Industry observers believe that the introduction of seed capital may be one way Sebi wants to restrict the number of new fund launches.
Indirectly, that's what the market regulator seems to be hinting at, said Jimmy Patel, CEO, Quantum MF. AMCs too will think twice before launching new open-ended schemes as their own capital will be invested in the scheme. They may even think about merging a few schemes to bring down the number of such schemes.
In all, the 44 fund houses have close to 1,000 open-ended schemes, of which the top-10 fund houses alone have 480 open-ended schemes, data collated from Value Research show.
The more the number of schemes, the more capital the fund house will have to shell out. That could become a disincentive for bringing out more schemes, said Debasish Mallick, MD & CEO, IDBI MF. For instance, taking into account a seed capital of R50 lakh, a fund house having 10 open-ended schemes will need to invest R5 crore as seed capital, while a fund house having 50 schemes will need to invest R25 crore.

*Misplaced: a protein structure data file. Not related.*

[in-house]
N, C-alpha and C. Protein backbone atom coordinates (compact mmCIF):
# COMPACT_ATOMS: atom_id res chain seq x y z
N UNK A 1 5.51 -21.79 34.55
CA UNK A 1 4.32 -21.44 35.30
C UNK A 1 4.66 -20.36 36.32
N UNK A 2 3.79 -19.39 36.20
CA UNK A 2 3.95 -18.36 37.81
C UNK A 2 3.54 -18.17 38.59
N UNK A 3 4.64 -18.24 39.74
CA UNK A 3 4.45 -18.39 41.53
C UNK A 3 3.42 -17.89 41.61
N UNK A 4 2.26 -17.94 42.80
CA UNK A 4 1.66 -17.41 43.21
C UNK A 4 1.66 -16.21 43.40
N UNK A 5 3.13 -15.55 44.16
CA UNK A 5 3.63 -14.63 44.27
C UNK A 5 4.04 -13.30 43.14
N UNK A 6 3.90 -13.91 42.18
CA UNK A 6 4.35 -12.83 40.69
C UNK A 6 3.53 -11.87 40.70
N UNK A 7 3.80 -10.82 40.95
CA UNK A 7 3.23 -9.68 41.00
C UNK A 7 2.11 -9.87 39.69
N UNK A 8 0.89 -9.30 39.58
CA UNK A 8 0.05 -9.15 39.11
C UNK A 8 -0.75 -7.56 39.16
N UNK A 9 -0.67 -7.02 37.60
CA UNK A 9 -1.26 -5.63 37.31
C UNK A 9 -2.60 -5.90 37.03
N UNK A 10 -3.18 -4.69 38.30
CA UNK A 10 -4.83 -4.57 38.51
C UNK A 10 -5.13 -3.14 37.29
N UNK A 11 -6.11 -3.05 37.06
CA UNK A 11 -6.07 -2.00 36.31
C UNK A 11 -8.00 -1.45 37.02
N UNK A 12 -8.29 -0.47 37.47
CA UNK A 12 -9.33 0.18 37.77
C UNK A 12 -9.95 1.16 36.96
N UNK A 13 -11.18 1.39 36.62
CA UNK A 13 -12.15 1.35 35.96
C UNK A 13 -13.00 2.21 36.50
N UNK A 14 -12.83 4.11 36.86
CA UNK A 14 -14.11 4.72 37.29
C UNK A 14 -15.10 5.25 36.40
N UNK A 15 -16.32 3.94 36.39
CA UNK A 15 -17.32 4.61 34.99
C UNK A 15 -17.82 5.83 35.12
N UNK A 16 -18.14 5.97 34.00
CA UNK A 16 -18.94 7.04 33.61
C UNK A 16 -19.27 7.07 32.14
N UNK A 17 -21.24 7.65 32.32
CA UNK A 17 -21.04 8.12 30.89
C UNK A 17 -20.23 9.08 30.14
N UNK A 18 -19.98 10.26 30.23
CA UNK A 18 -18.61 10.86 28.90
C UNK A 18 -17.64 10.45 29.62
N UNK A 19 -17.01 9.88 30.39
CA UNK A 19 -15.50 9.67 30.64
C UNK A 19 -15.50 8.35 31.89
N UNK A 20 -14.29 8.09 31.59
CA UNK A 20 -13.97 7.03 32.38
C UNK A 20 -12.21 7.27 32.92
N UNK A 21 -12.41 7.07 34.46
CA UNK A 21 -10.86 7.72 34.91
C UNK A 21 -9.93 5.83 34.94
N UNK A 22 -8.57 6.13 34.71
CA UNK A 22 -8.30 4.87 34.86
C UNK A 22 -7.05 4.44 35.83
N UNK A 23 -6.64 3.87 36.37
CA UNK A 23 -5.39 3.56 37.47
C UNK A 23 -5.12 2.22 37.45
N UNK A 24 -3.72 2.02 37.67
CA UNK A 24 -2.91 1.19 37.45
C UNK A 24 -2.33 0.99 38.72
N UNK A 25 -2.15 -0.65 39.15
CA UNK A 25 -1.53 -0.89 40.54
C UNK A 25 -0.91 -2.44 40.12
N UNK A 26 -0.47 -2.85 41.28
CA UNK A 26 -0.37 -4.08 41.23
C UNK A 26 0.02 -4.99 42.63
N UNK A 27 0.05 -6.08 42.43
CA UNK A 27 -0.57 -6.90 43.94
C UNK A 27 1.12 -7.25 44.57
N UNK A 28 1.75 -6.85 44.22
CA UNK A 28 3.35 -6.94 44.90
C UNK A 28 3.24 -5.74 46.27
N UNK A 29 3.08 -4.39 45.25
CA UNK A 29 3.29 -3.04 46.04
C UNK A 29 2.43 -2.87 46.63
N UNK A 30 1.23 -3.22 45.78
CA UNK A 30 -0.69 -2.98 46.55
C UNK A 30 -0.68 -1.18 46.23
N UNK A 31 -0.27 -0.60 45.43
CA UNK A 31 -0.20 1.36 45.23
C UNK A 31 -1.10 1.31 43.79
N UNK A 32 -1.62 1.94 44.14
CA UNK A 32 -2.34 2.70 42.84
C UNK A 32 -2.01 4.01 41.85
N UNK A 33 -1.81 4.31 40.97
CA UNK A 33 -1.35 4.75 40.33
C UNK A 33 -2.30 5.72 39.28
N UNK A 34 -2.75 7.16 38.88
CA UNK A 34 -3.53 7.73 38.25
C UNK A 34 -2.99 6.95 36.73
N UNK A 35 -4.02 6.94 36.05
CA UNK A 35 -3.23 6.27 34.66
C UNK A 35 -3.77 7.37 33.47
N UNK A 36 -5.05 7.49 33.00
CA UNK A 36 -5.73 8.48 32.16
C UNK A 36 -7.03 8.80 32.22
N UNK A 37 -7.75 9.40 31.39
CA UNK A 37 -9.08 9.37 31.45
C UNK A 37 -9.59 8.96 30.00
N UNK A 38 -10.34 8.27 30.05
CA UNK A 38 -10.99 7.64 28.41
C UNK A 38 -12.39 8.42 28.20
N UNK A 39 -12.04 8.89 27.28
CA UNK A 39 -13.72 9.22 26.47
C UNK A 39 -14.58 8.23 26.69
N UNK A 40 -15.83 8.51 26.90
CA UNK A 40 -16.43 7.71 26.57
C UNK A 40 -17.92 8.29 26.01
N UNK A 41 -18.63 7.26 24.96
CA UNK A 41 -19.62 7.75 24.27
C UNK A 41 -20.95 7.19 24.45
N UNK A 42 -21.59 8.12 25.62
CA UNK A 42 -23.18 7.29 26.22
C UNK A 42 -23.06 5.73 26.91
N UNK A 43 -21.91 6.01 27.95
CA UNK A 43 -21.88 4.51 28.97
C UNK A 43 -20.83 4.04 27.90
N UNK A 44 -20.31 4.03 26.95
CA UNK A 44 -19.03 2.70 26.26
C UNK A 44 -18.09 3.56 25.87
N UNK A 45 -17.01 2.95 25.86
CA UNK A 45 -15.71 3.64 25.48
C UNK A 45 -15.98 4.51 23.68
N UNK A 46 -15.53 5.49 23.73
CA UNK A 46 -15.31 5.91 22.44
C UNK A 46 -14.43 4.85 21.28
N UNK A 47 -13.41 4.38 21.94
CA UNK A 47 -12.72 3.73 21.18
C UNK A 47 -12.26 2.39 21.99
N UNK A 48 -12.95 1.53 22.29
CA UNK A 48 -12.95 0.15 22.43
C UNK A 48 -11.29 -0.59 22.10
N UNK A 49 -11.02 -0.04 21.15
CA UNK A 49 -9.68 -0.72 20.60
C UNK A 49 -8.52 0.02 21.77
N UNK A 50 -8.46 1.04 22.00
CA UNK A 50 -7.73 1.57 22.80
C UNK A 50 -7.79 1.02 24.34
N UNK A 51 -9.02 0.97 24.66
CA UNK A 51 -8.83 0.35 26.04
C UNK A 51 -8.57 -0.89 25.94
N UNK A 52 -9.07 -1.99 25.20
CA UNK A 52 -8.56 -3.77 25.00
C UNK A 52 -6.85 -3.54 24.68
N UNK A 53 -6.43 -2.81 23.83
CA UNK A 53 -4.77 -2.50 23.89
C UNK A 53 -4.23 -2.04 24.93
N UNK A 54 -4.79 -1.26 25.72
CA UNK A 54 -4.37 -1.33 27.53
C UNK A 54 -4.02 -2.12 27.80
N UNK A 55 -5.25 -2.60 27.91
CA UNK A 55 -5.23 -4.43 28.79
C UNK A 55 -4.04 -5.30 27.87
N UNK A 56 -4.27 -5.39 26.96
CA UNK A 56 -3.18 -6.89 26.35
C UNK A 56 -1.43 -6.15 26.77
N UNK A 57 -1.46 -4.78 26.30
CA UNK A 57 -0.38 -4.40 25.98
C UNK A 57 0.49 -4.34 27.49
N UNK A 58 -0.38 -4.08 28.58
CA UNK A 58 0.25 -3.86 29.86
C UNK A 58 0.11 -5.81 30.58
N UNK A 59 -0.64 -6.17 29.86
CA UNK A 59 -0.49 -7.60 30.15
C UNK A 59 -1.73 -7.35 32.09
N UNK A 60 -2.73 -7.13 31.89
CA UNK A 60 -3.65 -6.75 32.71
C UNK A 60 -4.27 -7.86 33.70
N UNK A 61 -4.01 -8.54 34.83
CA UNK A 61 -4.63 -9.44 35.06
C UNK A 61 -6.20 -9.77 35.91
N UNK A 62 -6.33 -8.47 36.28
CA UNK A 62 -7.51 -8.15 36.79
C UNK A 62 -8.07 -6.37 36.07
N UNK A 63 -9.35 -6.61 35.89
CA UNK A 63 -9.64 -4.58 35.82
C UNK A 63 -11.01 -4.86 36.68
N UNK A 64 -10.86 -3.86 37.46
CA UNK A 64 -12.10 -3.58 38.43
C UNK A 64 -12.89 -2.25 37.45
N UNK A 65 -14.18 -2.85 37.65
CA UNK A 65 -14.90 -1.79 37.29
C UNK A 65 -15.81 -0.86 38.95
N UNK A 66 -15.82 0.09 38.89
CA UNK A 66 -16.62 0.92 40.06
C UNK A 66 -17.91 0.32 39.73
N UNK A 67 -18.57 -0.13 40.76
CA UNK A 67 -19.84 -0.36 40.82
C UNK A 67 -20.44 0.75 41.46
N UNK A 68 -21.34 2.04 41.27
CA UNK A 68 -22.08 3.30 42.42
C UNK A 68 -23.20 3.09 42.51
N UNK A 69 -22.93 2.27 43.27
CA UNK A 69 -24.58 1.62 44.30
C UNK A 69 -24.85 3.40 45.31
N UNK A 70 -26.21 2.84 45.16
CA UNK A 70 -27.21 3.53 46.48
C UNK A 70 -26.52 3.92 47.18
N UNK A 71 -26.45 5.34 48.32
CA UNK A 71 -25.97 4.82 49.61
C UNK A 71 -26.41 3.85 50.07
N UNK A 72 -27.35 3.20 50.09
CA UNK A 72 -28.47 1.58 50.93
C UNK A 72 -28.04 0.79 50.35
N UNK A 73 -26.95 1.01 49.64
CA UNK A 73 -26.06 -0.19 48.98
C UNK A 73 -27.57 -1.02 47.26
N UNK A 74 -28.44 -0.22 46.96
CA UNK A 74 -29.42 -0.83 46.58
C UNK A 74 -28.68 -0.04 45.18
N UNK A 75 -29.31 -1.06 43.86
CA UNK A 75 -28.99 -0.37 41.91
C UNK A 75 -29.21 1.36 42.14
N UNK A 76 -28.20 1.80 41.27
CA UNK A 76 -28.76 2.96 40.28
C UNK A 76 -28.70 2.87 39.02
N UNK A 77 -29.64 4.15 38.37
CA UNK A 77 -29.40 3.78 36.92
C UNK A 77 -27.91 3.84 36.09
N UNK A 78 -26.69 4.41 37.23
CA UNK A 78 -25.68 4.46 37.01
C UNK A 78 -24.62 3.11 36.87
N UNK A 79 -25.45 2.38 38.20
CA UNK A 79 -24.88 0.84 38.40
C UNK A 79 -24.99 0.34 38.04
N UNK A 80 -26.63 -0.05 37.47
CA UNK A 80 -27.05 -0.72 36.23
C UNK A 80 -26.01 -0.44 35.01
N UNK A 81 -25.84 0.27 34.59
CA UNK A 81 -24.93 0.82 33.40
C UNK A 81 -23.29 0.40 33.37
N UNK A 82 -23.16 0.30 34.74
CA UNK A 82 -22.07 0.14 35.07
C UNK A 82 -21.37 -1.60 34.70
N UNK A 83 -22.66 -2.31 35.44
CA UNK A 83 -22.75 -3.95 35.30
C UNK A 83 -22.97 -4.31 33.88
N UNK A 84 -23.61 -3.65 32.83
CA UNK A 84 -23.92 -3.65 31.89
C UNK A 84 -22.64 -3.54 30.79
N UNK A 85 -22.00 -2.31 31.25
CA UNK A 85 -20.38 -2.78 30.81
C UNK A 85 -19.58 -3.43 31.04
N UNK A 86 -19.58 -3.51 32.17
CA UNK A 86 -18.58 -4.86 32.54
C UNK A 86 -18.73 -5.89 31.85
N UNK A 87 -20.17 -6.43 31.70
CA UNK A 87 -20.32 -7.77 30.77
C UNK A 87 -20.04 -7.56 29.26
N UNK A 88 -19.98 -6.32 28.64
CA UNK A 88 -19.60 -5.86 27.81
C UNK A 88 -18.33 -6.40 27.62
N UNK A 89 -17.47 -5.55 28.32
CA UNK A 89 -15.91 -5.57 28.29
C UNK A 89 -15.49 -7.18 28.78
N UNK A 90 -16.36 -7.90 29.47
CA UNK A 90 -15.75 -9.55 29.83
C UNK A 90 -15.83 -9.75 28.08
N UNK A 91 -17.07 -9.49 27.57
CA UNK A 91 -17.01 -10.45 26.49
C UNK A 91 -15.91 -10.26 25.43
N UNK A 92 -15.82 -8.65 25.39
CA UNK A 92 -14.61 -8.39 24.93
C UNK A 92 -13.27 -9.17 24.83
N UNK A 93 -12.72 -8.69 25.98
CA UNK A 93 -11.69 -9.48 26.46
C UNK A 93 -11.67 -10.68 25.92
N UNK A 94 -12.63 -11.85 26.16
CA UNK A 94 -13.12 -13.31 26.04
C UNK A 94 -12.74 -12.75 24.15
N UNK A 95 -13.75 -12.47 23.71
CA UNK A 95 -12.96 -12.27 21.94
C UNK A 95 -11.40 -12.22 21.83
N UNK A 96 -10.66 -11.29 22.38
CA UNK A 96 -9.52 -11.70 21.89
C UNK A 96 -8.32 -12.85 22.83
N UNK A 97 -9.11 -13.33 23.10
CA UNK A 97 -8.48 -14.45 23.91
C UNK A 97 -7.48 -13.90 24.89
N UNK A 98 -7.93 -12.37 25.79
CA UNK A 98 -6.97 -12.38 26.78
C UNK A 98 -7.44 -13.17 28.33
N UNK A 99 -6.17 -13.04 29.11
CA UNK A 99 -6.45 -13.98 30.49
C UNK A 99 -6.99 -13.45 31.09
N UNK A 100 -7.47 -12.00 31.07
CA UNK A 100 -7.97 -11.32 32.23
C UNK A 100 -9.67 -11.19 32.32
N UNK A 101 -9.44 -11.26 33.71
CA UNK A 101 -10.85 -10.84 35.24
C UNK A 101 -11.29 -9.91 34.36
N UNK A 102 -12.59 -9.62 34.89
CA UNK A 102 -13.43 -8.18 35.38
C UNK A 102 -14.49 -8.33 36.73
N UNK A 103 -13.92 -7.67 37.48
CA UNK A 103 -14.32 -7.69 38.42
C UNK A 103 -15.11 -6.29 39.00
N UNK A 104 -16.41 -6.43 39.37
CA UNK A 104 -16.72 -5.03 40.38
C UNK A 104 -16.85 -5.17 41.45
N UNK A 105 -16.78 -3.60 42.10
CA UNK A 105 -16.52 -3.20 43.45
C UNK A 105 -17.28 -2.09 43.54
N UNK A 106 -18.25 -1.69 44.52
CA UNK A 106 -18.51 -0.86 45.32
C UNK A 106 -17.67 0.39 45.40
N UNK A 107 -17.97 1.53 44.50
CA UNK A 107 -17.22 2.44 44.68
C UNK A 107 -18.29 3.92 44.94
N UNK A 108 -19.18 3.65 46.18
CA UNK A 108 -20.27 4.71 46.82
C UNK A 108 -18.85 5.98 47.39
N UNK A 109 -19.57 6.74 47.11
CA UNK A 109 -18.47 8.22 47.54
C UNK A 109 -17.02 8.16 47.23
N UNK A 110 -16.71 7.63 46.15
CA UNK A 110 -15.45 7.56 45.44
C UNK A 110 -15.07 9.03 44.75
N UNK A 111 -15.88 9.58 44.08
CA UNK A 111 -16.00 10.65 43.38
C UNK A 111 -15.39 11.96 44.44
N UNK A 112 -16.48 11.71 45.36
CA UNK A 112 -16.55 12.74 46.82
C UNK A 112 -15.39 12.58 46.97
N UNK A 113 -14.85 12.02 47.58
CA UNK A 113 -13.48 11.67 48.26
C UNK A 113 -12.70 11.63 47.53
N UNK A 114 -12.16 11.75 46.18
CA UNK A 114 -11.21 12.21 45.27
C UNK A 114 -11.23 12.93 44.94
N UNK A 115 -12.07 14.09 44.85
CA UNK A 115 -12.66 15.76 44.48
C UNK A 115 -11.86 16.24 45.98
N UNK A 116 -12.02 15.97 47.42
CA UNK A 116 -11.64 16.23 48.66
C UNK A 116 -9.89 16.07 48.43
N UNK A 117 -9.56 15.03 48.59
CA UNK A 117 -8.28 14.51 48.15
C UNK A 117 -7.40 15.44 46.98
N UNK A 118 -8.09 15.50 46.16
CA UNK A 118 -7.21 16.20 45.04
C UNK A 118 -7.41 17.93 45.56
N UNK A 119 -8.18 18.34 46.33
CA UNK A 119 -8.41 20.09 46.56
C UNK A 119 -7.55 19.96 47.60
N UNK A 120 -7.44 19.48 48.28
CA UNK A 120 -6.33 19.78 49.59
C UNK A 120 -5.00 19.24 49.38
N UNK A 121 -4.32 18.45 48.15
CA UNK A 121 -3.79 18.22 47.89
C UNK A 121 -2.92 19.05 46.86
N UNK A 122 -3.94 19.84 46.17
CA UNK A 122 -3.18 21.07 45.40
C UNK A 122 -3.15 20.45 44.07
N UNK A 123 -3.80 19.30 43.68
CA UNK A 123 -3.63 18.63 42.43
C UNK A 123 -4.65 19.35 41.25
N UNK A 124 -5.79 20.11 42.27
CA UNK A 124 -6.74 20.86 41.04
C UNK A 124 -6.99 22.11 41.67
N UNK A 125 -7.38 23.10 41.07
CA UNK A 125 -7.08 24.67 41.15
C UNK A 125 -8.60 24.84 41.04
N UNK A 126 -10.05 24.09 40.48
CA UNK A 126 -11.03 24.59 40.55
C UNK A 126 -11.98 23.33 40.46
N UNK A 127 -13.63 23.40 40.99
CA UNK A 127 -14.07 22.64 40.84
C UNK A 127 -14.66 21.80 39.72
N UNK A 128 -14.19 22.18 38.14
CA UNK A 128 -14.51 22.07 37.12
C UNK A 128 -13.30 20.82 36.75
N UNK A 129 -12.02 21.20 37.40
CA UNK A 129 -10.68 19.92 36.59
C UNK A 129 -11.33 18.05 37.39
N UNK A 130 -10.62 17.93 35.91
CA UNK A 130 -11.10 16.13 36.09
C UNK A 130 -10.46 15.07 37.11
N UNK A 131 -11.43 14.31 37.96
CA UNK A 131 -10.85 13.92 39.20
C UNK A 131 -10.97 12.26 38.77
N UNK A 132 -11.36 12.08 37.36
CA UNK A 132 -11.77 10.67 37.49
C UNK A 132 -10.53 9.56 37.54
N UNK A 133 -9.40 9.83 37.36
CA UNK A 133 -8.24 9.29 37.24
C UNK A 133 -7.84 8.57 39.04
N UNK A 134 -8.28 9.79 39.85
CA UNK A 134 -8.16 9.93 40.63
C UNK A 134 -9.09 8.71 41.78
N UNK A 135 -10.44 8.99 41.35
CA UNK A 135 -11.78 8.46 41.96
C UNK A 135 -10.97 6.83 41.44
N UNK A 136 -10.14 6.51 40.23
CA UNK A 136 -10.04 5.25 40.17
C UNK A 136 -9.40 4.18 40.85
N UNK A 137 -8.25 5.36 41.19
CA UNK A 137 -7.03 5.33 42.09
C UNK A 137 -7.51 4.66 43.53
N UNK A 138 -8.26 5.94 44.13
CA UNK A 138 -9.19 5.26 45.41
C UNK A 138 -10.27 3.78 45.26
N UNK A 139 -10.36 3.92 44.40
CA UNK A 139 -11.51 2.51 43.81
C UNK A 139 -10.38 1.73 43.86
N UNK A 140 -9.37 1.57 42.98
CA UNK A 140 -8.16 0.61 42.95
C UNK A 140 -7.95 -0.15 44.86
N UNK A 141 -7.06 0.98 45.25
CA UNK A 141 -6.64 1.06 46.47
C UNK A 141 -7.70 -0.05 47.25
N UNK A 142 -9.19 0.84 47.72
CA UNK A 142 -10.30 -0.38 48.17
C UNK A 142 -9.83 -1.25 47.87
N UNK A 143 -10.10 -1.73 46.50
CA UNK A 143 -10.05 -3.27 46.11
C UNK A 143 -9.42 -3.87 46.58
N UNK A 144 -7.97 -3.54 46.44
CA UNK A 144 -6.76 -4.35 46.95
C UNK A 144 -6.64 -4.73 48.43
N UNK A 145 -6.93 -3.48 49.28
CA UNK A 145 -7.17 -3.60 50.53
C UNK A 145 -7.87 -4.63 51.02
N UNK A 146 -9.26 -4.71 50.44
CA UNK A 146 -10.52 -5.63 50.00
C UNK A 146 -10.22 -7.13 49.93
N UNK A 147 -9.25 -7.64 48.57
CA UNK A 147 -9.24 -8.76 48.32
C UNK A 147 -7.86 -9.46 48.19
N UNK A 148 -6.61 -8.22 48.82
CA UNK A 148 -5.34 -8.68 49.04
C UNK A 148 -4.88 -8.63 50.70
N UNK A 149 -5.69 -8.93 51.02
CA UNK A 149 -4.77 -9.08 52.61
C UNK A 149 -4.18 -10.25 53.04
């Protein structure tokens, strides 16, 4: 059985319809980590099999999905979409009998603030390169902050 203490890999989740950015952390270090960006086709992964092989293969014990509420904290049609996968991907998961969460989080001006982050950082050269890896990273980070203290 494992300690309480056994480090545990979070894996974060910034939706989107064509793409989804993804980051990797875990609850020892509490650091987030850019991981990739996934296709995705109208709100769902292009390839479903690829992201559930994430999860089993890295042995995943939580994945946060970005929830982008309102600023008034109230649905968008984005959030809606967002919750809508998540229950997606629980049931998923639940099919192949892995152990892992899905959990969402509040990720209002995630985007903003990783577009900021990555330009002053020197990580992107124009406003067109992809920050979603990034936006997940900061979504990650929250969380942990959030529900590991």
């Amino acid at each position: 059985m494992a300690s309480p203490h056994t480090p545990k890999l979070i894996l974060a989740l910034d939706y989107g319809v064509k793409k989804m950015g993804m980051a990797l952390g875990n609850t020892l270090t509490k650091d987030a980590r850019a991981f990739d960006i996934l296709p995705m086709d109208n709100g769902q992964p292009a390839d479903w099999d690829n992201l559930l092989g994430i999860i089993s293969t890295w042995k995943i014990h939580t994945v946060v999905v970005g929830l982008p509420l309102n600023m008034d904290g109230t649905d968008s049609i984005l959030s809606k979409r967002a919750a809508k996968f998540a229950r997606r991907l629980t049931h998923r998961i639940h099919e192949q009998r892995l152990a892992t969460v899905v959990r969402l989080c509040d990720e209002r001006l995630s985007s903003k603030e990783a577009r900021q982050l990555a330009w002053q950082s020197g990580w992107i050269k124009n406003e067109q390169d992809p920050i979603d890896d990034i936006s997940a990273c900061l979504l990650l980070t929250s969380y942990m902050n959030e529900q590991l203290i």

Elaborating on the need for raising the networth requirement and seed capital, Sebi had observed that the cost of huge redemptions has to be borne by the AMCs and failing to meet its redemption obligation could seriously damage the reputation of the entire mutual fund industry.
However, some fund officials said that the amount of R50 lakh per scheme would not be enough to continue running the scheme in times of huge redemption pressure.
Sebi has given existing schemes one year to comply with the seed capital norms.
According to the Sebi guidelines, the seed capital for the mutual fund schemes may be defined as 1% of the amount raised in the NFO, subject to a maximum of R50 lakh, which the sponsor/AMC would have to invest and keep invested during the lifetime of the scheme.
The seed capital
would form part of the networth requirement of R50 crore. The sponsor/AMC would have to maintain this seed capital in all schemes, except closed-ended schemes.